Author: Arien Mack
Publisher: NYU Press
ISBN: 0814755267
Size: 60.56 MB
Format: PDF, ePub, Mobi
View: 1207
"Our schools suck." This is how many young people of color call attention to the kind of public education they are receiving. In cities across the nation, many students are trapped in under-funded, mismanaged and unsafe schools. Yet, a number of scholars and of public figures like Bill Cosby have shifted attention away from the persistence of school segregation to lambaste the values of young people themselves. Our Schools Suck forcefully challenges this assertion by giving voice to the compelling stories of African American and Latino students who attend under-resourced inner-city schools, where guidance counselors and AP classes are limited and security guards and metal detectors are plentiful—and grow disheartened by a public conversation that continually casts them as the problem with urban schools. By showing that young people are deeply committed to education but often critical of the kind of education they are receiving, this book highlights the dishonesty of public claims that they do not value education. Ultimately, these powerful student voices remind us of the ways we have shirked our public responsibility to create excellent schools. True school reform requires no less than a new civil rights movement, where adults join with young people to ensure an equal education for each and every student.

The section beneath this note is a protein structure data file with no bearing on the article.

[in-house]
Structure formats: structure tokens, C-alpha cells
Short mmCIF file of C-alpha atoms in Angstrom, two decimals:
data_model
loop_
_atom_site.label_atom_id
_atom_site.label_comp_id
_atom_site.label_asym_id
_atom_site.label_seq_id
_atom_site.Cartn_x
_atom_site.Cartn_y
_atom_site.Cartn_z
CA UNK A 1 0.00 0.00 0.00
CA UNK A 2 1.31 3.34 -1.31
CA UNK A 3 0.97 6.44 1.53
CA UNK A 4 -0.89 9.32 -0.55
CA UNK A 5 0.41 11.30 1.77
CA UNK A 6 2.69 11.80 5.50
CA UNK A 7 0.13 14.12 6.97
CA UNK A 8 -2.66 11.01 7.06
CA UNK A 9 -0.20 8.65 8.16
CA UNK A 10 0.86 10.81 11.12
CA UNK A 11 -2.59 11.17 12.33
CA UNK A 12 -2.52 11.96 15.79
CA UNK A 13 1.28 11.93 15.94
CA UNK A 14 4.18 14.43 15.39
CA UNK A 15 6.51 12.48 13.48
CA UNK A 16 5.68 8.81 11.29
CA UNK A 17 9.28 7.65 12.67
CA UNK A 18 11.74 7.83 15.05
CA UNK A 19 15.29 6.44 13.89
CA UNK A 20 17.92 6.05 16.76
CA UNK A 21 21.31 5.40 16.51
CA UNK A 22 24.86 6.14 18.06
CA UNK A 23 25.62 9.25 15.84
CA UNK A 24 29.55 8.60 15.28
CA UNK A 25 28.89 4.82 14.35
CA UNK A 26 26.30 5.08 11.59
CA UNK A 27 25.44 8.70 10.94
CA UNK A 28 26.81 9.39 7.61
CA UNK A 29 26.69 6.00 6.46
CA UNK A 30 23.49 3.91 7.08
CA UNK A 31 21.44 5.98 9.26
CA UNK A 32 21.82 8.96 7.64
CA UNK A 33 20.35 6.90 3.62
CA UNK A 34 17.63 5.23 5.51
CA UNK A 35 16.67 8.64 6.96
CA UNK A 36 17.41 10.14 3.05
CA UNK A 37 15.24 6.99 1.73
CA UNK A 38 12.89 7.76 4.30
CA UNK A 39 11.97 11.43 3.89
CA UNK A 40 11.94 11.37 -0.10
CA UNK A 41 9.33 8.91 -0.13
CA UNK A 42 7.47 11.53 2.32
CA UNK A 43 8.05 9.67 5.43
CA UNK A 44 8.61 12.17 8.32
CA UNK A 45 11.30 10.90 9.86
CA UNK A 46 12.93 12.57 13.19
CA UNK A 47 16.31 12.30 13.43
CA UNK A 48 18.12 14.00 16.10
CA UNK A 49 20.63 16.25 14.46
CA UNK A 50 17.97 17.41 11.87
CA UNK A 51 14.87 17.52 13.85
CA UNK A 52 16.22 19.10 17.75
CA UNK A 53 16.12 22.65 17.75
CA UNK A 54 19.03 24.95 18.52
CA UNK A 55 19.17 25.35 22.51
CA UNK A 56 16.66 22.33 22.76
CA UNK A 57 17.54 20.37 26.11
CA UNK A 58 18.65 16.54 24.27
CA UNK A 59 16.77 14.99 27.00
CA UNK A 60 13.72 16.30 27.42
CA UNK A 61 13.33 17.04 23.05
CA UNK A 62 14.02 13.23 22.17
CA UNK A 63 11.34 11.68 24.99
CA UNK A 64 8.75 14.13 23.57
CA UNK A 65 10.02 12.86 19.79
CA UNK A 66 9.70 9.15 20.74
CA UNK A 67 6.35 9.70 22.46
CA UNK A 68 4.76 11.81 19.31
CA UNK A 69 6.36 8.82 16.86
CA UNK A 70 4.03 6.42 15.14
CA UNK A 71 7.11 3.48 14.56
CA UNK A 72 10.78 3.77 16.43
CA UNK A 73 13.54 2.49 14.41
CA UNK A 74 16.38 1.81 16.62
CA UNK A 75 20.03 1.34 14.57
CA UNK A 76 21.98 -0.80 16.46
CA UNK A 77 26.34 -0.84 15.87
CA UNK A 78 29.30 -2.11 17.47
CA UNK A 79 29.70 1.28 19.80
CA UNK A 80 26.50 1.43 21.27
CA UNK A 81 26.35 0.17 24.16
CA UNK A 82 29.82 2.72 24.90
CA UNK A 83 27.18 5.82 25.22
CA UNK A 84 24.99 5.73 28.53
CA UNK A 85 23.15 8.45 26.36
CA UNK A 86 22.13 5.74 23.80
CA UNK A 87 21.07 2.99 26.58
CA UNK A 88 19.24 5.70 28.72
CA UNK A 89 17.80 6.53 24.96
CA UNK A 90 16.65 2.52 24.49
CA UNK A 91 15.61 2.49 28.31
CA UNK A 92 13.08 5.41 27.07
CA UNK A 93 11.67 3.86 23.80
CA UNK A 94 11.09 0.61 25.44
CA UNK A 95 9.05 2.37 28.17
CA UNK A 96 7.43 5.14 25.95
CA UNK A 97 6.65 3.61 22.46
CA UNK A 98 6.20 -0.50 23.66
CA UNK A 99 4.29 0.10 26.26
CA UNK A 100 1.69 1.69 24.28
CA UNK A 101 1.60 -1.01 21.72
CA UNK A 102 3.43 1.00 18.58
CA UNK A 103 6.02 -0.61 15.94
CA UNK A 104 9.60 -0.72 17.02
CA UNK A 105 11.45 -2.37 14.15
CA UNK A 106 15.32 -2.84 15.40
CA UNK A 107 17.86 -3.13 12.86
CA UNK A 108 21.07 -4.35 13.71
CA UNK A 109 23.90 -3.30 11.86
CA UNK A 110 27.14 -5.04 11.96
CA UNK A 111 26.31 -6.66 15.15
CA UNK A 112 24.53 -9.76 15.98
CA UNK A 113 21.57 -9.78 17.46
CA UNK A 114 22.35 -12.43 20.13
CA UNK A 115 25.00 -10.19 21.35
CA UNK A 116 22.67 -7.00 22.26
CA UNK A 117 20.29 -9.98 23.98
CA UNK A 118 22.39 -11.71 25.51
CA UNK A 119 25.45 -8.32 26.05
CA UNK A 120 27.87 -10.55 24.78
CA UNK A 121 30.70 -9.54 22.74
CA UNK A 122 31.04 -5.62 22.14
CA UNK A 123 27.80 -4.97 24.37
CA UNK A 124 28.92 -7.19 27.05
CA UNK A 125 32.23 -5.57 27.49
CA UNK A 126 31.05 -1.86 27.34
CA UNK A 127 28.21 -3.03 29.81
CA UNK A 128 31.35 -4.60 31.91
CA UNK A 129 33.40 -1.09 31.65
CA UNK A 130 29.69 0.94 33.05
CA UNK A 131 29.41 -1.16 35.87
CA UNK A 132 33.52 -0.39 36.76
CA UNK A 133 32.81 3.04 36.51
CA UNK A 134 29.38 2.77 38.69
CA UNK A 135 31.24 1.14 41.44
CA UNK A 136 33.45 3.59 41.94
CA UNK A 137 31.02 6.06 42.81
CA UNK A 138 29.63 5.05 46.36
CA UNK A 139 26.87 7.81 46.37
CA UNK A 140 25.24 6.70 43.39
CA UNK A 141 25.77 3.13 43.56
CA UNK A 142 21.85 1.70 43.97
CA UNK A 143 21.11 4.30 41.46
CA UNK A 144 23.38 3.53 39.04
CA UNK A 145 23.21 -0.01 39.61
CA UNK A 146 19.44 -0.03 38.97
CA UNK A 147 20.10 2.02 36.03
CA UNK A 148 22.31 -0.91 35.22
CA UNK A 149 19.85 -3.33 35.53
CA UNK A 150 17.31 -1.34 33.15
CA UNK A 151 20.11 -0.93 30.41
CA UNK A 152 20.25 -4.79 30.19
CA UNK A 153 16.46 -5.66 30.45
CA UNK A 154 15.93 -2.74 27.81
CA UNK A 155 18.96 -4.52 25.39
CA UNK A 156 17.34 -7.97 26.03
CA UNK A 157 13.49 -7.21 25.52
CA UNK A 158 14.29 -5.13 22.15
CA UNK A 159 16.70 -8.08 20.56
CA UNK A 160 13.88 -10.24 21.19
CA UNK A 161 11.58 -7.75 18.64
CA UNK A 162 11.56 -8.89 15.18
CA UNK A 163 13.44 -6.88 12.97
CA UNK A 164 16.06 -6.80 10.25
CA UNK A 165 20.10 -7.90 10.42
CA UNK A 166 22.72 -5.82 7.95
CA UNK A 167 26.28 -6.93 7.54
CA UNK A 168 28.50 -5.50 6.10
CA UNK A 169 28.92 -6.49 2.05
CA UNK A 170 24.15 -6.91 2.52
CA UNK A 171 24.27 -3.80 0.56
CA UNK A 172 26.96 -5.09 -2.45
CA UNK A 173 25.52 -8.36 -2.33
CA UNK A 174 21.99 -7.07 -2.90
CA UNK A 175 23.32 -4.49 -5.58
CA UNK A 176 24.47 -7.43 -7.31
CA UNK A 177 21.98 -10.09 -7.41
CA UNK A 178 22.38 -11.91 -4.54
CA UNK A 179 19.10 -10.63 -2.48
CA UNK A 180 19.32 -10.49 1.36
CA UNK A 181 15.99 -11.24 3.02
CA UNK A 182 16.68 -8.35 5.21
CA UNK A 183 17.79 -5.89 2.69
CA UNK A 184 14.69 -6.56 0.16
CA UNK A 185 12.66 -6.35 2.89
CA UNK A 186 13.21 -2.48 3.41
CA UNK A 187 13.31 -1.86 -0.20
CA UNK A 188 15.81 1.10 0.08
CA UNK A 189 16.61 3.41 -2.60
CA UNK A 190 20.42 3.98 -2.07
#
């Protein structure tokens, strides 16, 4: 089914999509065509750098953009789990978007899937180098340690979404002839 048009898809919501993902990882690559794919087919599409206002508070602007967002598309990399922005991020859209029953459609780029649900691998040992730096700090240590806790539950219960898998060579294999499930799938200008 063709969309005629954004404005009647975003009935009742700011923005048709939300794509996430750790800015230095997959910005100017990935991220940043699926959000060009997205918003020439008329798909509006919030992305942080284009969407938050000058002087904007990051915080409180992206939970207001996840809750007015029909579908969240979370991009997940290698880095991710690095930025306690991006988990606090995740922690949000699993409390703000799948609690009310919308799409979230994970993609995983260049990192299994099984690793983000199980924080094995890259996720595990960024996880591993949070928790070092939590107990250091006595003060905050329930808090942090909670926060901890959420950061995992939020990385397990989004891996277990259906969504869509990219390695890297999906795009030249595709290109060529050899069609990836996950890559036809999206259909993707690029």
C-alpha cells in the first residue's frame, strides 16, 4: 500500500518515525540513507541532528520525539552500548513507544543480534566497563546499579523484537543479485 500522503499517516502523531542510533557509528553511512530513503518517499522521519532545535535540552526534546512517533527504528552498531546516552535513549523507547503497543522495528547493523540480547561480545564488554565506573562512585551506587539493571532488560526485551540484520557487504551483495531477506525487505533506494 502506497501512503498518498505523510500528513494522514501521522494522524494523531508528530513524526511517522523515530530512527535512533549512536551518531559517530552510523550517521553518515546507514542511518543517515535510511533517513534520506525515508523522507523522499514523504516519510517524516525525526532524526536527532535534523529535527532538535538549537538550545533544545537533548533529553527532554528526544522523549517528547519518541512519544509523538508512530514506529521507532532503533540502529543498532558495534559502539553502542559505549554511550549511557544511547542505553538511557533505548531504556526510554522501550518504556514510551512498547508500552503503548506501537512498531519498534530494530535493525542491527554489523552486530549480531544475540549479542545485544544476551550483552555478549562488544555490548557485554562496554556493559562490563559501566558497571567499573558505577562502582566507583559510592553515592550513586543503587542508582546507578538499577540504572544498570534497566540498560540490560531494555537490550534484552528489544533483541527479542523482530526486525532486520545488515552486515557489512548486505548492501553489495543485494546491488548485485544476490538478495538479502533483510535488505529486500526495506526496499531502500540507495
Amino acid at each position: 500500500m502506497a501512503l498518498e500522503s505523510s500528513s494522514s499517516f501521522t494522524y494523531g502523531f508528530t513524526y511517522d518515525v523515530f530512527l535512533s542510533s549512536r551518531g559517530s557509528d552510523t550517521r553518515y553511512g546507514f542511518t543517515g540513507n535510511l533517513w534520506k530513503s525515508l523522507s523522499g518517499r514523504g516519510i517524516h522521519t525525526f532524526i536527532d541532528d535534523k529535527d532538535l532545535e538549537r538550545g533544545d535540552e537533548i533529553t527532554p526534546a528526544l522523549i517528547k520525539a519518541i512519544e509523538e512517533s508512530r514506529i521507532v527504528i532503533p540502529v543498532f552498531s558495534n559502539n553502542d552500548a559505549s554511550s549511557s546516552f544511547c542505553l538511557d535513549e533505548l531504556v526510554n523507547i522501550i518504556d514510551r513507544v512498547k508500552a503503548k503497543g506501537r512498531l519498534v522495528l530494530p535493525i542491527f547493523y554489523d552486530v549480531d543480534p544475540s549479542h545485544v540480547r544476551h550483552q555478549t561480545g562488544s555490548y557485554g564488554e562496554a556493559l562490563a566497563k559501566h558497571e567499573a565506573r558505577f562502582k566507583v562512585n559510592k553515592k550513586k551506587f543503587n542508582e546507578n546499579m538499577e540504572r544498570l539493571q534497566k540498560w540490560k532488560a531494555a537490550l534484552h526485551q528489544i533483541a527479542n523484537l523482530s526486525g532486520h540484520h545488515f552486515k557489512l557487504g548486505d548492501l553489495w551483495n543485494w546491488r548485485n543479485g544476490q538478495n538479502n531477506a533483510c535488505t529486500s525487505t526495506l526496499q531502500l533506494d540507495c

A Place In The World

Author: Malcolm Frierson
ISBN: 9780997262803
Size: 10.15 MB
Format: PDF
View: 6781
Set in Baltimore, Ghana, and rural Georgia, this stunning novel unfolds as a tragic tale of love and family life. Kwame is a brilliant, nationalistic university professor, and Abena (Evelyn), a smart dedicated elementary school teacher. The couple leaves the U.S. and lives near Accra for a year to adopt Kofi, a little boy who becomes the center of their life back home. But after divorcing, Kwame marries Layla, his passionate grad student with a shocking secret, and a reborn Evelyn enters interracial marriage to Brian. Caught between his parents' conflicts, a teenage Kofi strives to find himself while battling the dangerous voices in his mind of African ancestors lost in the Middle Passage. "

A Place In The World

Author: Axel Harneit-Sievers
Publisher: BRILL
ISBN: 9789004123038
Size: 52.26 MB
Format: PDF, Mobi
View: 948